After the sensation that was Scream, film studios stood up and took note quickly, and for a while we were inundated with entries into the genre, some good, some bad. We had I know What You Did Last Summer, Urban Legend, the clever variation on the format that is Final Destination, and many more, but as the quality started to dip and familiarity set in, audiences began to seek something new, the genre was abandoned, and the now infamous torture porn era came in with a gruesome bang.

It took a few years, and annual Saw releases, for people to get sick of torturous horror, and with the runaway success of found footage flick Paranormal Activity, in came the supernatural. The Conjuring, Insidious, The Haunting in Connecticut, The Devil Inside and many, many more stormed the box office and the dvd shelves. Ghosts and hauntings and spirits and devils became the staple. But guess what? People are bored of that now too, and even more tired of found footage. We’ve also had an awful lot of home invasion flicks, but other than You’re Next and The Purge, audiences have quit caring.

So what’s next? We could go cannibal, currently being kickstarted by The Green Inferno. We could creature feature, with a lot of focus on werewolves, big foot and such in the slightly more indie circuit. Or, we could have a glorious return to slashers for a while.

Think about it, a few movies aside, a huge proportion of the cinema going public is young enough to have never really experienced this genre at their local multiplex. They’ve probably watched some dvd’s, seen a few sequels, but this is a genre that, to the younger generation at least, is actually pretty fresh, and to the older generation? Well there are many simply gagging for a return to the style of movies they grew up with, maybe with a new take, maybe exactly as they remember.

Yes, slasher movies are fairly predictable, and yes, they have not been scary in a while, but that could be said of pretty much every genre. No one was scared any more by haunted houses, then along came James Wan and the whole world screamed and took note. Old, seemingly tired genres can be completely invigorated in the right hands, and what better genre  to bring back than the slasher, ignored for so long now? We just need a maverick director with some real skill and who knows, we could be watching teenagers being chased by brutal killers before you know it.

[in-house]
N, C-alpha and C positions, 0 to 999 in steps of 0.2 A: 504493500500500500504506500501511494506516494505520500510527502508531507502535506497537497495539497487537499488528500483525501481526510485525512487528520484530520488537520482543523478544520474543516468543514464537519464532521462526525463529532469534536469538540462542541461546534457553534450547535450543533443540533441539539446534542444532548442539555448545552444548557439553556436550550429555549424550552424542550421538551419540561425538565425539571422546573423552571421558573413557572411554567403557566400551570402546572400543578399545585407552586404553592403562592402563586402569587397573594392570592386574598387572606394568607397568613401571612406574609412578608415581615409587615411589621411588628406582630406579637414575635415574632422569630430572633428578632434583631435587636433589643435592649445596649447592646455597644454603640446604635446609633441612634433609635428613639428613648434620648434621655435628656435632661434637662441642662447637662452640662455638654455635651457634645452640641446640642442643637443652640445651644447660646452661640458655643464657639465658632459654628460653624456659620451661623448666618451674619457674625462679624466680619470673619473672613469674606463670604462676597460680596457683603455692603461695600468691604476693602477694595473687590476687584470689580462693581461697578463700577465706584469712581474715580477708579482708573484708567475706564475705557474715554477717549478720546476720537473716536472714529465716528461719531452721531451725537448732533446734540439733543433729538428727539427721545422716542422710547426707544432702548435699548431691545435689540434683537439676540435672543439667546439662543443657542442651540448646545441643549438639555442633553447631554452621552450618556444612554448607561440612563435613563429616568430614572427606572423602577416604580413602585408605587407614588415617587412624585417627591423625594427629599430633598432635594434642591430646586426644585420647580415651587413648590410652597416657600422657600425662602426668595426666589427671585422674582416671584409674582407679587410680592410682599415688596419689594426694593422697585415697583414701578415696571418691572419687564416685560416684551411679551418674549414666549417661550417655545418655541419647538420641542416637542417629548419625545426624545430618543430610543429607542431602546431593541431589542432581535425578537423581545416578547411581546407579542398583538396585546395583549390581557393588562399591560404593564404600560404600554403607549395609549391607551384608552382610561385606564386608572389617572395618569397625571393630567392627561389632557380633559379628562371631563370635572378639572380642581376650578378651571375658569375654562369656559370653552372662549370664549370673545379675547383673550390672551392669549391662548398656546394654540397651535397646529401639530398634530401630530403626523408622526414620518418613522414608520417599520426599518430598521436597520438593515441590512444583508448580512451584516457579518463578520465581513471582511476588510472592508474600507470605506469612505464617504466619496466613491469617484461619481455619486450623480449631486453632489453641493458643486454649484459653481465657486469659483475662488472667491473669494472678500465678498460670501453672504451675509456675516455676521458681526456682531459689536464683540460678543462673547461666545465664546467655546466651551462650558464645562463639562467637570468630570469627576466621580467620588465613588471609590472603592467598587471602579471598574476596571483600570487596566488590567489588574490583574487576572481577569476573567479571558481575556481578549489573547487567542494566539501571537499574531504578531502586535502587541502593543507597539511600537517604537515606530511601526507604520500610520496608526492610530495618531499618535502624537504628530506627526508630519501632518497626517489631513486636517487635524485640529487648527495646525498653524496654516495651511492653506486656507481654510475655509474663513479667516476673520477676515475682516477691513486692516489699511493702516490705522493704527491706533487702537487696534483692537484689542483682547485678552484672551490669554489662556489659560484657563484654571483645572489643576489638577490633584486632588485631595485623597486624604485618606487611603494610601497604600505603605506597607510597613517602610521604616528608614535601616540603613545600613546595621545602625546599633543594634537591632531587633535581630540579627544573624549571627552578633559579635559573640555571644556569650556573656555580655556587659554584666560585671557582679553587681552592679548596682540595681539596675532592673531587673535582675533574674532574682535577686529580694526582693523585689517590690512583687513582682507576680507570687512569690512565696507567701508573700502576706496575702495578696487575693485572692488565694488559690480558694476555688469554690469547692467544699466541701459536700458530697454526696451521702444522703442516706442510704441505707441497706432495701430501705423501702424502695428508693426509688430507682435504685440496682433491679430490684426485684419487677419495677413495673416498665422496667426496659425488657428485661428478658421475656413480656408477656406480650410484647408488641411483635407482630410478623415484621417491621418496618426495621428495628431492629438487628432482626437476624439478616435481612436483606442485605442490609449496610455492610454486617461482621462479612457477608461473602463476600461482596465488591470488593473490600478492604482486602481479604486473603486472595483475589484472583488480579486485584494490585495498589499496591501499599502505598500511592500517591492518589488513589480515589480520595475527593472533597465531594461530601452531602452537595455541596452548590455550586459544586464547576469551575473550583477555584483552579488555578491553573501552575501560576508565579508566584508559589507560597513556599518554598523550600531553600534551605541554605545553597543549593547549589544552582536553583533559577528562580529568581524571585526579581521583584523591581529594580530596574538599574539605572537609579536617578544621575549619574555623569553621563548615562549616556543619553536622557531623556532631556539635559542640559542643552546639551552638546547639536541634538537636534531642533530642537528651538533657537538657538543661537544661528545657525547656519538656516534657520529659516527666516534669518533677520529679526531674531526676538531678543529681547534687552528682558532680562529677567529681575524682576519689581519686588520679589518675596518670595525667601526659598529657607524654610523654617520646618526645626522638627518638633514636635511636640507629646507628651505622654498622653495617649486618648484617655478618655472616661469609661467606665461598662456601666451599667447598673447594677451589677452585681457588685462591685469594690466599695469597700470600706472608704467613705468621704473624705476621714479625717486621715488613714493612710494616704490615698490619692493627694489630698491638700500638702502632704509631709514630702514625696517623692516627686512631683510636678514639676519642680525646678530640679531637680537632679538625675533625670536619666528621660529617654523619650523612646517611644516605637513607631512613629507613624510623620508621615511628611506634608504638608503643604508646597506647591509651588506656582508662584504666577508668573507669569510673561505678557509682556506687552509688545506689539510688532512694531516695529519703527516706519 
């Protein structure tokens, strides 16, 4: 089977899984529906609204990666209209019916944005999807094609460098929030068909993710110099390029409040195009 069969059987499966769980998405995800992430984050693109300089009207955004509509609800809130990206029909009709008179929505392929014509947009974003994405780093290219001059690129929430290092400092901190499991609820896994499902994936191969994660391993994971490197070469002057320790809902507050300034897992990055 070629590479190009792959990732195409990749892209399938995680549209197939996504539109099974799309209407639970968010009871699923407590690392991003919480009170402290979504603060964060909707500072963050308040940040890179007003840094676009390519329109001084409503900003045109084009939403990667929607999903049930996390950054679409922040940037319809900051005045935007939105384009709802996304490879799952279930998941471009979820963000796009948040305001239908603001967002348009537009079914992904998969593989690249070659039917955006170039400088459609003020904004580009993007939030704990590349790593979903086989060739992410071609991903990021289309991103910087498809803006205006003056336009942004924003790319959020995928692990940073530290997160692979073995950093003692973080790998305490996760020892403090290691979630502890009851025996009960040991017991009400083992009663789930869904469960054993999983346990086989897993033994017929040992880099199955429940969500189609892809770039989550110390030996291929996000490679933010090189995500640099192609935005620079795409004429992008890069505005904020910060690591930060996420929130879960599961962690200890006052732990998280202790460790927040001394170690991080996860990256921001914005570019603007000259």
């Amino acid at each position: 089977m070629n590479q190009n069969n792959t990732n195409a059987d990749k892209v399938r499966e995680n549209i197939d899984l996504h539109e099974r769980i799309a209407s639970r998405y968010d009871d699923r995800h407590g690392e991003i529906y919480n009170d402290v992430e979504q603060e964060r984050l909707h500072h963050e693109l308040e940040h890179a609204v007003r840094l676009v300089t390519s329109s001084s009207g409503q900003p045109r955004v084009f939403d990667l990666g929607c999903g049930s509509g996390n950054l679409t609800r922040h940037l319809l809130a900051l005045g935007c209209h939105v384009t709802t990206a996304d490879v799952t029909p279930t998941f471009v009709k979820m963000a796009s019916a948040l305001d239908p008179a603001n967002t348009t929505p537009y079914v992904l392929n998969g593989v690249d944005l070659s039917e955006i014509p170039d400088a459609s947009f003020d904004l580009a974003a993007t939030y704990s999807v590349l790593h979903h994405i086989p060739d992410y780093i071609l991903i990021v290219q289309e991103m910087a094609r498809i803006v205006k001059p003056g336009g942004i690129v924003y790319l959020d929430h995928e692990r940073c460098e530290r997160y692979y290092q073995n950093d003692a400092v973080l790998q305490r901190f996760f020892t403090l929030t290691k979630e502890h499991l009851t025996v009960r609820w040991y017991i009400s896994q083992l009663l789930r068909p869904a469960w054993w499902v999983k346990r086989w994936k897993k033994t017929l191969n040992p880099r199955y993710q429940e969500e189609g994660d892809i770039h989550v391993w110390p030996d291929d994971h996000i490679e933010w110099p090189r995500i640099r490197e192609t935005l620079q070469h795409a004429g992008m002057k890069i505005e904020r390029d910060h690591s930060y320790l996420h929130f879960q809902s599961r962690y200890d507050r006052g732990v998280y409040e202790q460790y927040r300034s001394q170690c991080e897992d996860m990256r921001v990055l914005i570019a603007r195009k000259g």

My new book is based in the world of slasher movies, so you know I’m a fan, but the question remains, are you ready for the return of the slasher?

www.wdjacksonbooks.co.uk

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While it may not have started with Psycho, the legendary film seemingly put the humble kitchen knife on the map as a go to weapon for villains in slasher movies. 

In my new book Slasher the killer too uses a kitchen knife, playing with the notion of the classic weapon of choice deliberately, so I wanted to delve deeper into why this icon of horror is so popular.

Looking over just a few famous slasher franchises, knives pop up again and again. In Halloween, in Child’s Play, in Scream, itself possibly playing with the cliche. But why?

Well I believe the answer lies in psychology. Taking someone’s life is an intimate action, and using a knife requires the killer to get up close and personal with their victim. It’s not the same experience as using a gun, or even an axe or machete. The very action of stabbing someone brings the killer right up to their victim. Just watch a few death scenes from films such as those I have mentioned and you will see what I mean. Hell, watch a few episodes of Dexter. There’s always that element of closeness. It makes it scarier, the killer having such proximity. It’s visceral and brutal and causes a horribly intimate moment between killer and victim. Does the killer know the victim? Sometimes, sometimes not, but that element of intimacy cannot be ignored.

There’s also the fact that this closeness tends to go along with a killer that really enjoys this factor when killing. You can see them enjoying what they’re doing, which only adds to the impact.